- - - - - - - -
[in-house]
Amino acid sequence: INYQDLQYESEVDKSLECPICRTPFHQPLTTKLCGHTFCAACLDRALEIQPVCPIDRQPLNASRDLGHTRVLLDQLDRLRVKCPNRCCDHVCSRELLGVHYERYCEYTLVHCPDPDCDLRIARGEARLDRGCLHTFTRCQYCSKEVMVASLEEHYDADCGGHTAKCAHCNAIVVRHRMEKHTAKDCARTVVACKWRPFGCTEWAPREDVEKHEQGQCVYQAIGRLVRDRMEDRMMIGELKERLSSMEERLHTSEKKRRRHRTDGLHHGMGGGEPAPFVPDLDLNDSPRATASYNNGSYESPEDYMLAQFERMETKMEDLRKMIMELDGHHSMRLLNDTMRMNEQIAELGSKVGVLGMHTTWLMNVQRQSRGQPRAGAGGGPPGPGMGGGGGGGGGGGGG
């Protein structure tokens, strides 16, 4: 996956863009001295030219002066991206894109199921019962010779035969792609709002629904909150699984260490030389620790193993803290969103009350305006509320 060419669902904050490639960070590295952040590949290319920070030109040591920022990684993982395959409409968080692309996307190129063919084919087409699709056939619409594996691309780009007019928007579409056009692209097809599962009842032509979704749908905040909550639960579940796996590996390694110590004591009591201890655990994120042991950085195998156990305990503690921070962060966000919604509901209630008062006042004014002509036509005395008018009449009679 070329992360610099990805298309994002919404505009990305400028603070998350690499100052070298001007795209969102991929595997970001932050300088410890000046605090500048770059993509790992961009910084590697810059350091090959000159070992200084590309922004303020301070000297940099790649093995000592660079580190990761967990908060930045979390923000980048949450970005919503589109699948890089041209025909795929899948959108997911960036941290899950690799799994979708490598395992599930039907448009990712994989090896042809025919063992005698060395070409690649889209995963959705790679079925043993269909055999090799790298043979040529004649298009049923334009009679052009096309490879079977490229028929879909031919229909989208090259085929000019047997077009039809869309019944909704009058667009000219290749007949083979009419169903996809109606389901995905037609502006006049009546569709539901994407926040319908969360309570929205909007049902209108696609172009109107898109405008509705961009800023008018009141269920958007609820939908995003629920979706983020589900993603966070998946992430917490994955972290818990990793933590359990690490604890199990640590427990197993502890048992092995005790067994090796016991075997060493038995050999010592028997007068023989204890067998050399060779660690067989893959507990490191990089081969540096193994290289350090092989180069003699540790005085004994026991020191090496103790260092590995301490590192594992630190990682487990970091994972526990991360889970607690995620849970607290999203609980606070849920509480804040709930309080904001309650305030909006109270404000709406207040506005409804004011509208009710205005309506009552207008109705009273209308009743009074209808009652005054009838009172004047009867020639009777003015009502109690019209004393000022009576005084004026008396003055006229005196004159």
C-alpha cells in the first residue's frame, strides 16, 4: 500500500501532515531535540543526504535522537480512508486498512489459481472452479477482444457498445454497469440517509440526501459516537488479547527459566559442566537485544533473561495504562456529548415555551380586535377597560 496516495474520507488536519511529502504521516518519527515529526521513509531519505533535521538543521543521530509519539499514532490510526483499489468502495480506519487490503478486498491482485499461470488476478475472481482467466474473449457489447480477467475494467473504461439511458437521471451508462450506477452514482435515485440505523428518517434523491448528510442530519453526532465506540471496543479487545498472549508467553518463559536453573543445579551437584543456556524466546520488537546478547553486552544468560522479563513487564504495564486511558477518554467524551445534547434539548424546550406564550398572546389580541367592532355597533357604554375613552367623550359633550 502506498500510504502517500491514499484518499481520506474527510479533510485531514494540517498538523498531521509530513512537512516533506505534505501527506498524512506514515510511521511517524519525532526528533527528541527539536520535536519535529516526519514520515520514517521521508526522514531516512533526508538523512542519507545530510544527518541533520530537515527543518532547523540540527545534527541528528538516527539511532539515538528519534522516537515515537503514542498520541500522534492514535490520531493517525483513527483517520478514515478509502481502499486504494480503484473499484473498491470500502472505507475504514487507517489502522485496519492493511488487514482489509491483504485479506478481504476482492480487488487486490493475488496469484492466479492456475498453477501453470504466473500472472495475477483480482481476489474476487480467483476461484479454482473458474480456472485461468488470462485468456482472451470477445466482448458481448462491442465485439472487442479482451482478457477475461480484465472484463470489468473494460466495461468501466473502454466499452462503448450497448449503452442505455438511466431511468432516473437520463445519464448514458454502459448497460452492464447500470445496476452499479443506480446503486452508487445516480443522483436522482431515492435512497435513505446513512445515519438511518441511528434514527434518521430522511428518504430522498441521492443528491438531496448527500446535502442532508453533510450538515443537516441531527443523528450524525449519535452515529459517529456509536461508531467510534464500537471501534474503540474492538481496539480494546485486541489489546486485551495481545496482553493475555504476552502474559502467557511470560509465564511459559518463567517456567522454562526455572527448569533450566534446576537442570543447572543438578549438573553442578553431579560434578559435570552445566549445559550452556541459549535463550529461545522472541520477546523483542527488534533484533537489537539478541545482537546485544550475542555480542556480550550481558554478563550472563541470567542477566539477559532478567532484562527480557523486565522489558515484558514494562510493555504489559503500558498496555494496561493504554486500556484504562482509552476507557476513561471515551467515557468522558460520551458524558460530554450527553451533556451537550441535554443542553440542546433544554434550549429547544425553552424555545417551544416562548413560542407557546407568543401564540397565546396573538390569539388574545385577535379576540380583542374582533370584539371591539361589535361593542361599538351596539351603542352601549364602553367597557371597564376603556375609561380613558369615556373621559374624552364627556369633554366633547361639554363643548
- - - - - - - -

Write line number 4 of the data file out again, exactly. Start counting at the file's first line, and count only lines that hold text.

C-alpha cells in the first residue's frame, strides 16, 4: 500500500501532515531535540543526504535522537480512508486498512489459481472452479477482444457498445454497469440517509440526501459516537488479547527459566559442566537485544533473561495504562456529548415555551380586535377597560 496516495474520507488536519511529502504521516518519527515529526521513509531519505533535521538543521543521530509519539499514532490510526483499489468502495480506519487490503478486498491482485499461470488476478475472481482467466474473449457489447480477467475494467473504461439511458437521471451508462450506477452514482435515485440505523428518517434523491448528510442530519453526532465506540471496543479487545498472549508467553518463559536453573543445579551437584543456556524466546520488537546478547553486552544468560522479563513487564504495564486511558477518554467524551445534547434539548424546550406564550398572546389580541367592532355597533357604554375613552367623550359633550 502506498500510504502517500491514499484518499481520506474527510479533510485531514494540517498538523498531521509530513512537512516533506505534505501527506498524512506514515510511521511517524519525532526528533527528541527539536520535536519535529516526519514520515520514517521521508526522514531516512533526508538523512542519507545530510544527518541533520530537515527543518532547523540540527545534527541528528538516527539511532539515538528519534522516537515515537503514542498520541500522534492514535490520531493517525483513527483517520478514515478509502481502499486504494480503484473499484473498491470500502472505507475504514487507517489502522485496519492493511488487514482489509491483504485479506478481504476482492480487488487486490493475488496469484492466479492456475498453477501453470504466473500472472495475477483480482481476489474476487480467483476461484479454482473458474480456472485461468488470462485468456482472451470477445466482448458481448462491442465485439472487442479482451482478457477475461480484465472484463470489468473494460466495461468501466473502454466499452462503448450497448449503452442505455438511466431511468432516473437520463445519464448514458454502459448497460452492464447500470445496476452499479443506480446503486452508487445516480443522483436522482431515492435512497435513505446513512445515519438511518441511528434514527434518521430522511428518504430522498441521492443528491438531496448527500446535502442532508453533510450538515443537516441531527443523528450524525449519535452515529459517529456509536461508531467510534464500537471501534474503540474492538481496539480494546485486541489489546486485551495481545496482553493475555504476552502474559502467557511470560509465564511459559518463567517456567522454562526455572527448569533450566534446576537442570543447572543438578549438573553442578553431579560434578559435570552445566549445559550452556541459549535463550529461545522472541520477546523483542527488534533484533537489537539478541545482537546485544550475542555480542556480550550481558554478563550472563541470567542477566539477559532478567532484562527480557523486565522489558515484558514494562510493555504489559503500558498496555494496561493504554486500556484504562482509552476507557476513561471515551467515557468522558460520551458524558460530554450527553451533556451537550441535554443542553440542546433544554434550549429547544425553552424555545417551544416562548413560542407557546407568543401564540397565546396573538390569539388574545385577535379576540380583542374582533370584539371591539361589535361593542361599538351596539351603542352601549364602553367597557371597564376603556375609561380613558369615556373621559374624552364627556369633554366633547361639554363643548